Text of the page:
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Spinoza, Ethics, De Deo, Propositio 33, Scholium 1:

res aliqua impossibilis dicitur; nimirum quia vel ipsius essentia seu definitio contradictionem involvit vel quia nulla causa externa datur ad talem rem producendam determinata

William White translates the last part in following way:

or because no external cause exists determinate to the production of such a thing

According to the translation and with respect to the context, it seems to me that producendam here is incorrect and the correct is producendum which is an accusative gerund. But I saw three versions and all had wrote producendam.

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This kind of metonymy is very common in Latin. For a simple example, vir mortuus is literally "a dead man" but can also mean "the death of a man". This is somewhat similar to how summus mons can be "the highest mountain" and "the peak (= the highest part of a mountain)". The point is that reading very literally can easily be misleading in Latin.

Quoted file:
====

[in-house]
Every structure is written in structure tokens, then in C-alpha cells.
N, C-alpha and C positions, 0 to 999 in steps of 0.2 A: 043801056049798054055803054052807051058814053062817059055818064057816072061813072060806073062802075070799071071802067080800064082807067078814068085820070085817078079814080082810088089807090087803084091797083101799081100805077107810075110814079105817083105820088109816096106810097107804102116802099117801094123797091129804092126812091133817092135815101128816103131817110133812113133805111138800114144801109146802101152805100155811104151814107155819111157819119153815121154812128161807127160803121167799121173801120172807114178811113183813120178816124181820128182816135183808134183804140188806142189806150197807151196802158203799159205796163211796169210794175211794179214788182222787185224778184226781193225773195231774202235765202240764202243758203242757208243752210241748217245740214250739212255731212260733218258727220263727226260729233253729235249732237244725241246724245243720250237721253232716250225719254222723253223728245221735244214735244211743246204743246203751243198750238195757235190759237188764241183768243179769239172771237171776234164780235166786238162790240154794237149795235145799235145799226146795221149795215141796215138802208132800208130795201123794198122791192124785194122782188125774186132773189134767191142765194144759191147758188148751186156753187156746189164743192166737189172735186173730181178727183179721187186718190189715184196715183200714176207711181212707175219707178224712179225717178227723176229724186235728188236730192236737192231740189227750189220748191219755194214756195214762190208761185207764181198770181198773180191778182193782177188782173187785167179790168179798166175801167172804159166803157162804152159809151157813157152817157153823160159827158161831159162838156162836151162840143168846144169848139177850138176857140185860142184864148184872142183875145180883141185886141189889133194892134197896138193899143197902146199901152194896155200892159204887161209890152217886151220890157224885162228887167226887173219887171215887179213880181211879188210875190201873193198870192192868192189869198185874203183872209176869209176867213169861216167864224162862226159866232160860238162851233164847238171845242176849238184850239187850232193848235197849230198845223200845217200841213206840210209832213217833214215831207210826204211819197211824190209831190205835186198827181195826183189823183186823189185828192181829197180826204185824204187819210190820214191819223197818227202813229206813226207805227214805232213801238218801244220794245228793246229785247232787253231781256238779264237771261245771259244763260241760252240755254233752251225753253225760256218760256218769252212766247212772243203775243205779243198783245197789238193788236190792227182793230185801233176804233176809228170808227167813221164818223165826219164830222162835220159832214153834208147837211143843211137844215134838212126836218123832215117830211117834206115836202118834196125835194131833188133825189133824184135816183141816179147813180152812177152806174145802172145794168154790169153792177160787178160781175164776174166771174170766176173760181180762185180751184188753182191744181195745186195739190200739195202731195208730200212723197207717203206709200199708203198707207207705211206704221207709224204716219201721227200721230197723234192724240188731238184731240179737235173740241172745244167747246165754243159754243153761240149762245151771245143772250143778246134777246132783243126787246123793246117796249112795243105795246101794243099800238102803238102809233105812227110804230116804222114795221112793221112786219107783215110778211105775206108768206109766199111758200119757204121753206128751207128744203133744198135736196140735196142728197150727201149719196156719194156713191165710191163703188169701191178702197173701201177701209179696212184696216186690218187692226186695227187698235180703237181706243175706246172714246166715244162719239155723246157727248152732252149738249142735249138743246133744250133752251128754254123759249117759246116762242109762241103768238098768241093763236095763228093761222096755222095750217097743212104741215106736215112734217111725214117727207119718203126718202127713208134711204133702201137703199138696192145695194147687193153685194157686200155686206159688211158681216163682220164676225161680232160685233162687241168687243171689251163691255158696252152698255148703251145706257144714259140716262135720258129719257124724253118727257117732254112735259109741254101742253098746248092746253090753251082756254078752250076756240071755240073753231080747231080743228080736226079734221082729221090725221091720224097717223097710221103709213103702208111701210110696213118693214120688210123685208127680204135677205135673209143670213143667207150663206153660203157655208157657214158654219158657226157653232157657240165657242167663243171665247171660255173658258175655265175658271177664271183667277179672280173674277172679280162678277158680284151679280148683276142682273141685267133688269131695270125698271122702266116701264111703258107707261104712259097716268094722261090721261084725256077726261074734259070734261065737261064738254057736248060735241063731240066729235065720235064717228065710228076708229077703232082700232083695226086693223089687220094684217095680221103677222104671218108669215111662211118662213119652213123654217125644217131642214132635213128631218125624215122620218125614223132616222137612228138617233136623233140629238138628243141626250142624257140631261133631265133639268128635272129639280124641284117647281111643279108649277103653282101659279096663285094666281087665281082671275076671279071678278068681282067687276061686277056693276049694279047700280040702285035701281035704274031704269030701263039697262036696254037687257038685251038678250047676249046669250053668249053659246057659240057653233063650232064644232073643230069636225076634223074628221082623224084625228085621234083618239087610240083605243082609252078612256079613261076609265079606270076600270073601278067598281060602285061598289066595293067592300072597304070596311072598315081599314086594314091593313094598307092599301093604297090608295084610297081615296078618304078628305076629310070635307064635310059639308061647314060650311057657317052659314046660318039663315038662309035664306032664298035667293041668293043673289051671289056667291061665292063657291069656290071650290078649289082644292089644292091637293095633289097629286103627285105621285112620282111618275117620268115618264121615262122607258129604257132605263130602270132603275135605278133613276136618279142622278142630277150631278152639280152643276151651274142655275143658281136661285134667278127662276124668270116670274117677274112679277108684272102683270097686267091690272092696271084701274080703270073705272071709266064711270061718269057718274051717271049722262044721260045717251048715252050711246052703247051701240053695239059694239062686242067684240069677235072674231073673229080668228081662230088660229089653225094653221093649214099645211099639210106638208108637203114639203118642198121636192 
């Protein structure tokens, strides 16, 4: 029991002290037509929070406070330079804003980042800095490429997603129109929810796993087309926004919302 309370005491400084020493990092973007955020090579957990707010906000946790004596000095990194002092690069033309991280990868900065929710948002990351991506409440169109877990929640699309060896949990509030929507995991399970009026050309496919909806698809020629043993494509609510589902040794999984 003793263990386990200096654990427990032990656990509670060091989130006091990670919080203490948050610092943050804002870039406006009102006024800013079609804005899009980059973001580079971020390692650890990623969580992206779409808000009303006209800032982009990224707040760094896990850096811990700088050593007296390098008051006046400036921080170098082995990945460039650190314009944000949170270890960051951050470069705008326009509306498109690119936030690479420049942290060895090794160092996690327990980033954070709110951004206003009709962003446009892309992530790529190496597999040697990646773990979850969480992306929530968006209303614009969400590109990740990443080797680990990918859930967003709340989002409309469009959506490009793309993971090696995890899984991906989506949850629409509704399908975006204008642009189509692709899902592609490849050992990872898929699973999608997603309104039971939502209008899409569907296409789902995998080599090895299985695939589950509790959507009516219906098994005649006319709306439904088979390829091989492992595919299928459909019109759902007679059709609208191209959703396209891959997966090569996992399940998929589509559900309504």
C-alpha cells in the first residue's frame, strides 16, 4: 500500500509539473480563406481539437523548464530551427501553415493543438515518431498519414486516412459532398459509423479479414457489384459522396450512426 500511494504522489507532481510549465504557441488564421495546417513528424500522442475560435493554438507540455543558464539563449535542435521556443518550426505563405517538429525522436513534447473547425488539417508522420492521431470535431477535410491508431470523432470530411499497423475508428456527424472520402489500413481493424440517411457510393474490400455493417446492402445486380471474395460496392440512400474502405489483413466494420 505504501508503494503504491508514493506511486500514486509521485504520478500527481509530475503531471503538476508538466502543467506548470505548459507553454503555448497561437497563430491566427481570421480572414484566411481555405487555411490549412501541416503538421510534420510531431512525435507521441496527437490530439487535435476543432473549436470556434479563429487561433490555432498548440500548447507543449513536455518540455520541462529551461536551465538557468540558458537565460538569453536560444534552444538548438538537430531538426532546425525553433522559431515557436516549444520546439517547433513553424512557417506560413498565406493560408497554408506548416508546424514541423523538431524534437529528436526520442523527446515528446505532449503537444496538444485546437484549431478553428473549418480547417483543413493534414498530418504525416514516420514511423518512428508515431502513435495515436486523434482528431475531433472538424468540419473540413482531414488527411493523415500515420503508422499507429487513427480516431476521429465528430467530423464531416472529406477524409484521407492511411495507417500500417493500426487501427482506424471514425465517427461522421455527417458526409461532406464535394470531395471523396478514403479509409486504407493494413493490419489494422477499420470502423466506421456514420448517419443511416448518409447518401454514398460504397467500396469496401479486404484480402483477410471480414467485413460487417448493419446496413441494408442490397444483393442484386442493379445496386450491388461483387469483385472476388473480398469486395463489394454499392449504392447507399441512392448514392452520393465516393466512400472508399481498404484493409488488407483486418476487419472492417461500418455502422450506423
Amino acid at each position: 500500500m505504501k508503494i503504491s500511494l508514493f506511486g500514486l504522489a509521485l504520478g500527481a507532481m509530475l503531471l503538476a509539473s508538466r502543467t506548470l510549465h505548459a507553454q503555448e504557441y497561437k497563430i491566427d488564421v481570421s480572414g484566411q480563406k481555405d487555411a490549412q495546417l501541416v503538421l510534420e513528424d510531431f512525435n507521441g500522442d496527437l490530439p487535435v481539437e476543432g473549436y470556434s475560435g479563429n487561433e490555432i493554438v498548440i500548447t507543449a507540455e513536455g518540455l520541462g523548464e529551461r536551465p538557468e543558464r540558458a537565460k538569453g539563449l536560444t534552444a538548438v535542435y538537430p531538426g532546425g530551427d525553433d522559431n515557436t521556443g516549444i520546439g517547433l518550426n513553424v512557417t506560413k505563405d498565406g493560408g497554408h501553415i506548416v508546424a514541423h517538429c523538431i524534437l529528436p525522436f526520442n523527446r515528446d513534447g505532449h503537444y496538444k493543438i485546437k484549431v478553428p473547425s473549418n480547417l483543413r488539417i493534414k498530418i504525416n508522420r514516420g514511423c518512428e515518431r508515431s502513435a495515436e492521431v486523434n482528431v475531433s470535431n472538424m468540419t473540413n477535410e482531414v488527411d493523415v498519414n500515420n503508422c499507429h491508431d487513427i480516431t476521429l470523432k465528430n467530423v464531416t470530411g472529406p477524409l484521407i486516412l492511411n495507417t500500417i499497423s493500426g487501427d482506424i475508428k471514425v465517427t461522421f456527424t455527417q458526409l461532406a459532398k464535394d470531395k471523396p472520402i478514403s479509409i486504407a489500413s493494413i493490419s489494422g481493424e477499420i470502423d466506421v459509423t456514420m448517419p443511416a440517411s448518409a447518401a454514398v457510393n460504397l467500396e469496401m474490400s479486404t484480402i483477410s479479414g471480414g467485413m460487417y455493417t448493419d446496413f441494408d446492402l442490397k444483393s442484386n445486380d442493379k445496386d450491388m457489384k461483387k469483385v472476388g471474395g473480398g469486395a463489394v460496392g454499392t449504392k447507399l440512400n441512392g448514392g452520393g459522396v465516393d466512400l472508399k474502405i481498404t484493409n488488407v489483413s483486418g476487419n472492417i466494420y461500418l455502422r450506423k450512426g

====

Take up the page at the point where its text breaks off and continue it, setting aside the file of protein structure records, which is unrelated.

Not only is this kind of metonymy allowed, but it also appears to be idiomatic. After all, we do say ab urbe condita instead of a conditione urbis, although the latter would be literally more sensible and more appealing to speakers of many modern languages.

This is exactly what you see in your passage, and there seems to be no mistake. A literal translation from English to Latin would seem to require a gerund, but a gerundive is indeed the more idiomatic choice. Semantically, you should not think of the gerundive modifying a noun but of the noun and the gerundive forming a new semantic unit. You can see or phrase it many different ways, but a less literal point of view is needed to parse and compose constructions like that.

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